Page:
It might not be the most apt analogy, but there are two Guatemalan markets that are a little like the Brady family ... or two members of the Brady family, anyway.
Chichicastenango is the one everybody knows. The popular one. The one who gets the accolades. The one that's on everyone's tongue.
"Chichi," as it's abbreviated, is the Marsha of Guatemalan markets.
"Chichi Chichi Chichi!" says the Sololá market.
Sololá doesn't get all the attention that Chichi does, but boy, does it deserve a look.
As we traveled around the country looking for Guatemalan textiles of every description, Sololá was right at the top of our list of must-see destinations. When we read about its rich, lively market in our pre-departure research, we got our hopes up, and it still far exceeded expectations.
To get there, we caught a chicken bus along the side of the road in Panajachel, which is a convenient travel base with some attractions (Lago Atitlán, a pair of stellar restaurants and hospitable-if-flea-ridden stray dogs) and detractions (kind of touristy, kind of a lot of hippies).
The drive was quick (being all of about 8 km) and scenic, and when the bus stopped to disgorge its passengers onto the shady central park with a fanciful gazebo at its heart, we knew we were in for a treat. Everywhere we looked, men and women alike were dressed in jaw-dropping textiles.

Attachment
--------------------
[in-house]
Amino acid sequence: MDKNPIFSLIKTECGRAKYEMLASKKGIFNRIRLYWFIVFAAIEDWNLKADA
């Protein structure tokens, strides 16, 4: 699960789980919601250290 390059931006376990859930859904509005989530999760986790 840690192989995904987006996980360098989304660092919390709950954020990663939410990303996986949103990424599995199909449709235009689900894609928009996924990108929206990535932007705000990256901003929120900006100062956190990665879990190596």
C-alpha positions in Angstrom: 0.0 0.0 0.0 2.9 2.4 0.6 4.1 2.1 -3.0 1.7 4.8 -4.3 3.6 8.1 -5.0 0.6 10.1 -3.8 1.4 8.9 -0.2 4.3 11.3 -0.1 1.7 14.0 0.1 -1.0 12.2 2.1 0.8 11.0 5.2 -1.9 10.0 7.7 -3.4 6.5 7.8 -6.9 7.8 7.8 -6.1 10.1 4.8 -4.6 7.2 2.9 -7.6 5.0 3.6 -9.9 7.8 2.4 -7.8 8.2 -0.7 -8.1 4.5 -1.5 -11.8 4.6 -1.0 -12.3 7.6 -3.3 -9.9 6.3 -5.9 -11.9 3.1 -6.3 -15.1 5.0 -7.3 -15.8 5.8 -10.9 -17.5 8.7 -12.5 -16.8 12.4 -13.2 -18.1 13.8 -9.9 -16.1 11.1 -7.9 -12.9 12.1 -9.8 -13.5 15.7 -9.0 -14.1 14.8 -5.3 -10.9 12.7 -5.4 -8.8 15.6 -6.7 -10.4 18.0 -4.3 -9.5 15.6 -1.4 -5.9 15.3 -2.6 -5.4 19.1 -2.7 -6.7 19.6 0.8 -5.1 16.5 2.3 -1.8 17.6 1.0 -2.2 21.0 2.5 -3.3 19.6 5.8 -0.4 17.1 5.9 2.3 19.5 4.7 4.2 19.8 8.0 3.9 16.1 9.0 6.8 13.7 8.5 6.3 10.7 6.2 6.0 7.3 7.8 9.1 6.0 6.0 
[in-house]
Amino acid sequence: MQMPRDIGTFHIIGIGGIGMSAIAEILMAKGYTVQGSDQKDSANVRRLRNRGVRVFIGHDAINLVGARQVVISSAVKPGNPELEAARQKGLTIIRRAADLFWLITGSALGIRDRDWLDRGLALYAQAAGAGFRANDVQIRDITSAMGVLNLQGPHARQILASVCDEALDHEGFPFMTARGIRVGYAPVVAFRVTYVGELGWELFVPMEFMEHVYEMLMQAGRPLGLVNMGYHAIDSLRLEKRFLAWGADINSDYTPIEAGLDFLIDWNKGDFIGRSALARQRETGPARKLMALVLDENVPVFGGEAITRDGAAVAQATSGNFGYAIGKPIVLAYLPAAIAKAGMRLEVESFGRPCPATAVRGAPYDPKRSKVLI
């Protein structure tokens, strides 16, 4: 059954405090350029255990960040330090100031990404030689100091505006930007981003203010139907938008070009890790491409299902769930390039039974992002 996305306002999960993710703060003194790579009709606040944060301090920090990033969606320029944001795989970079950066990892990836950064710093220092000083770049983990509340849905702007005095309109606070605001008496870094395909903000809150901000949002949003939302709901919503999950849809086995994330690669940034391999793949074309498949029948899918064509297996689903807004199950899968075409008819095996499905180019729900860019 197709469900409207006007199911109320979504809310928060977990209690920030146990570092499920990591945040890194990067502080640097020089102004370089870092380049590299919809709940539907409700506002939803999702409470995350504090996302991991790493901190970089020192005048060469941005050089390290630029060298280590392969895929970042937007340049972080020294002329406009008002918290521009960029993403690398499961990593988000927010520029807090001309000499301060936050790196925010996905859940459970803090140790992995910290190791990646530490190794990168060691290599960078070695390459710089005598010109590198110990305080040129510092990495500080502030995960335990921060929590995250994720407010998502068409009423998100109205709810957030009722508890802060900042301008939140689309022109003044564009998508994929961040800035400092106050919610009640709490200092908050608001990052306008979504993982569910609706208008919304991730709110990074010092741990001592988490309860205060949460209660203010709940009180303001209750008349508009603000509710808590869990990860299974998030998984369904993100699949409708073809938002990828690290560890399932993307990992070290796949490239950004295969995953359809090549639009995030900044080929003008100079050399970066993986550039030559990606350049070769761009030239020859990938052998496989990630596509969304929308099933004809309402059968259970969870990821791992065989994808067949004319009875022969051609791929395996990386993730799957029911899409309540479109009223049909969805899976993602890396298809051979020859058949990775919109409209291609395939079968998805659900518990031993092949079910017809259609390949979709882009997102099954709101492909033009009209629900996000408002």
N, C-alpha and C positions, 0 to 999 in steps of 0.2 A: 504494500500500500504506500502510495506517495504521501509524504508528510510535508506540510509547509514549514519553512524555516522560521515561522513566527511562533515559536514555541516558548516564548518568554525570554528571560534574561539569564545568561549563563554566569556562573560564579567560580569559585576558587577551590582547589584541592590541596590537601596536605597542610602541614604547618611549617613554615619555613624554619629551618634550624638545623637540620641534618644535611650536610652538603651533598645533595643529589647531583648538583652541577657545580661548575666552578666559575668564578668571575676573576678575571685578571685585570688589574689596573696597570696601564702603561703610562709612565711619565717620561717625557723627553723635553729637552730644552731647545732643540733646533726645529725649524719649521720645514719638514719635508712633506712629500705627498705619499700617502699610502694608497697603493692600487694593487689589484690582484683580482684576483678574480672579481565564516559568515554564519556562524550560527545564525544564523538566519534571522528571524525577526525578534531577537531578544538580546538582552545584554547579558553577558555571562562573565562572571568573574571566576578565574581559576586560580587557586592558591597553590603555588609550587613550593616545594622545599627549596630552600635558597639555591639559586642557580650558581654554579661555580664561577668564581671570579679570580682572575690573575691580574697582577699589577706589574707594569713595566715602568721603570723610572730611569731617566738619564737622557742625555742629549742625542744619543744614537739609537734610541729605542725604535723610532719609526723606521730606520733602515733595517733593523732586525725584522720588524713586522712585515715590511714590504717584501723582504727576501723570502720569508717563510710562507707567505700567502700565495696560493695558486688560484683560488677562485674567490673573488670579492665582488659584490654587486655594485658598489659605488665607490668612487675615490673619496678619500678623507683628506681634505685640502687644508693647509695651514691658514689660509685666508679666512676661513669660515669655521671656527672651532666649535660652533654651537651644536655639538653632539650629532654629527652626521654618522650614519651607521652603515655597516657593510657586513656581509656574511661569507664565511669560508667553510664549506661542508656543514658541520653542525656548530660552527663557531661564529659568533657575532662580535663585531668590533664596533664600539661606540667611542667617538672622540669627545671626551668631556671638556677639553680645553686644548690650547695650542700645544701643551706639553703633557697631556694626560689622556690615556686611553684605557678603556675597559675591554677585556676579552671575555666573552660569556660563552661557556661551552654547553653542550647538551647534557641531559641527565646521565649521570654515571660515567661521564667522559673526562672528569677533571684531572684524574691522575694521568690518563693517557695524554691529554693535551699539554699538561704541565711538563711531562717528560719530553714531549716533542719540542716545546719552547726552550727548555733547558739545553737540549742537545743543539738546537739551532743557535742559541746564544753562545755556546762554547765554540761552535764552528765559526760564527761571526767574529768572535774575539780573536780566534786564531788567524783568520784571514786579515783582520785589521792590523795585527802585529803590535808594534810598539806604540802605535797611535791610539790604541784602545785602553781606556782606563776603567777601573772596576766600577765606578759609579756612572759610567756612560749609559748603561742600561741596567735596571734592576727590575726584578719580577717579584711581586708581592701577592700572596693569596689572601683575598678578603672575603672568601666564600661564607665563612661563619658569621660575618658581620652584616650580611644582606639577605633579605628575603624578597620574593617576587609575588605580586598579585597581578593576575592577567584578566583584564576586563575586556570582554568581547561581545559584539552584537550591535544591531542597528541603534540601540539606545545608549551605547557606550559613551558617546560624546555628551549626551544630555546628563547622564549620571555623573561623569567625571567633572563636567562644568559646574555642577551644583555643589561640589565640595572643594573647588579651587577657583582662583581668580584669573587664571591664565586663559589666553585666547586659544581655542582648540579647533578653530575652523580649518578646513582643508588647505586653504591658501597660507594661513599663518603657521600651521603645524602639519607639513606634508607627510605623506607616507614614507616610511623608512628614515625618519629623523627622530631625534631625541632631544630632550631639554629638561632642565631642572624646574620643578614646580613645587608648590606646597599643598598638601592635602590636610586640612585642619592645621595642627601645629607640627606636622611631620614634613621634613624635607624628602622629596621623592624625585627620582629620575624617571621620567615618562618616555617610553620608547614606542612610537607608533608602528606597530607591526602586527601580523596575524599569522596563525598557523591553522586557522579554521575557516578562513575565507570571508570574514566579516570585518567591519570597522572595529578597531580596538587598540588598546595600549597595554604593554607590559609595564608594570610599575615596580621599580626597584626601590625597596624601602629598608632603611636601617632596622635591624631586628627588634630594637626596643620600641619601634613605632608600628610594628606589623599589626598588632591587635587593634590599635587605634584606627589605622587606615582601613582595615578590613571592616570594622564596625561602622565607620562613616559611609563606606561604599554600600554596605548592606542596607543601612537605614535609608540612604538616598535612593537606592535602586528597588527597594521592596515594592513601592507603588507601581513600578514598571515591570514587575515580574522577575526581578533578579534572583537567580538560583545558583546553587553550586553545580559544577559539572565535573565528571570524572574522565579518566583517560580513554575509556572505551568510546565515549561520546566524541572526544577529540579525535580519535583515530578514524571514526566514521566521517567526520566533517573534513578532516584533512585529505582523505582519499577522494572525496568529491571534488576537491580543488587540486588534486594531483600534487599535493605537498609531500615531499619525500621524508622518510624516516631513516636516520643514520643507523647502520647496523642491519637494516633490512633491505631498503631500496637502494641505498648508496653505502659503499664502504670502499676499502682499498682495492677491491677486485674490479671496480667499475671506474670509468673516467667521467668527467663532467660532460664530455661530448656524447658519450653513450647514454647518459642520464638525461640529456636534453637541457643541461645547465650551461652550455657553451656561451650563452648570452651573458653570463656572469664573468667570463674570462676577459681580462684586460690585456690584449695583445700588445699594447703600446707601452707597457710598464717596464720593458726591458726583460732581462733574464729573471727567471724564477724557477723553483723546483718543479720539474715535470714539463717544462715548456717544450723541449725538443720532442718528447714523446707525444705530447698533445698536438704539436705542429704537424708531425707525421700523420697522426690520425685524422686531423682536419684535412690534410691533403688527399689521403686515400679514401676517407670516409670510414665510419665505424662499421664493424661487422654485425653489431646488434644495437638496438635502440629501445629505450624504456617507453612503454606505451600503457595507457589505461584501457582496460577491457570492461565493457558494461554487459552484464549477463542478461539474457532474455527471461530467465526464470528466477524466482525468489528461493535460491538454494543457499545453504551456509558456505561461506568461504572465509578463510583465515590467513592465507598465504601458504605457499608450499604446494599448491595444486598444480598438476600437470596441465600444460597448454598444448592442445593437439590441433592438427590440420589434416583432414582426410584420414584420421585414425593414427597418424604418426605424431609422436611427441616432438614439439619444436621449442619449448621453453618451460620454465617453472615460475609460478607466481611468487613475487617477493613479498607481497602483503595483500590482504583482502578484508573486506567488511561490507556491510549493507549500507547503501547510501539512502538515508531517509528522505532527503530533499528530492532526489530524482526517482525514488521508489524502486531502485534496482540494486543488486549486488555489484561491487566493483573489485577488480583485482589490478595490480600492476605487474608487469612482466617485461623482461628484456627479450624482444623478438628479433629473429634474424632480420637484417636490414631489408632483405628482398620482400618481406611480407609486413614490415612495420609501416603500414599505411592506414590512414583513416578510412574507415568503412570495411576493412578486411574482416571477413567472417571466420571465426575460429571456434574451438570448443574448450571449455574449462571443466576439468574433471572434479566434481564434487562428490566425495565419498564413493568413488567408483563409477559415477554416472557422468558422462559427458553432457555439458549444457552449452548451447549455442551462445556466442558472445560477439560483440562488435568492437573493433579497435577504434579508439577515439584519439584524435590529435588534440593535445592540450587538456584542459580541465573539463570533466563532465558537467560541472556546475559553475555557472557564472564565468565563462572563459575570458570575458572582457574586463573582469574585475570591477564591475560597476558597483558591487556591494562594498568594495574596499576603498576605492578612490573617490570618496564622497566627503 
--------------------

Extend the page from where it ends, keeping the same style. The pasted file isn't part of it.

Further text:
Like other pueblos in Guatemala, Sololá has its own unique textile traditions. Sololá textiles, in particular, are jaspe to the maxxx – jaspé being the Guatemalan textile term for the tie-dyeing technique that is called "ikat" elswhere in the world. The woven fabric – used for cortes, huipiles, trousers, shirt-jackets, belts, tzutes and, well, virtually everything – features interspersed vertical bands of both brightly colored and and white patterns on a black field. Minimalism is not on trend here – it's common to see floss embroidery in a rainbow of colors layered over the already riotous jaspé background.
Men who continue to wear the traditional Sololá traje add some extra interest in a couple of ways. Their shirt-jackets often feature applique details in white; one of the most frequently-seen patterns is a stylized bat spreading across the shoulders – which looks masculine in the best way possible (read: badass). They also wear a felted wool wrap-around apron, generally in a cream-and-coffee brown checker pattern. Accessorize with a felt bag and a straw or black wool cowboy hat and you've got yourself one hell of an impressive look.
Sololá felt dramatically different from Chichi largely because of the lack of tourists. Granted, that can change depending on when you're traveling, but this is still very much a functional (and fashionable) market for the people who live in the region. There's ample opportunity to buy some of the stunning textiles, but I didn't end up making too many purchases. I was too gobsmacked by the sheer volume and variety of goods on offer, and too wrapped up in taking in the riot of color that filled every inch of my field of vision. Simply having a wander and snacking on as many chuchitos as you come across will certainly make the trip worth your while.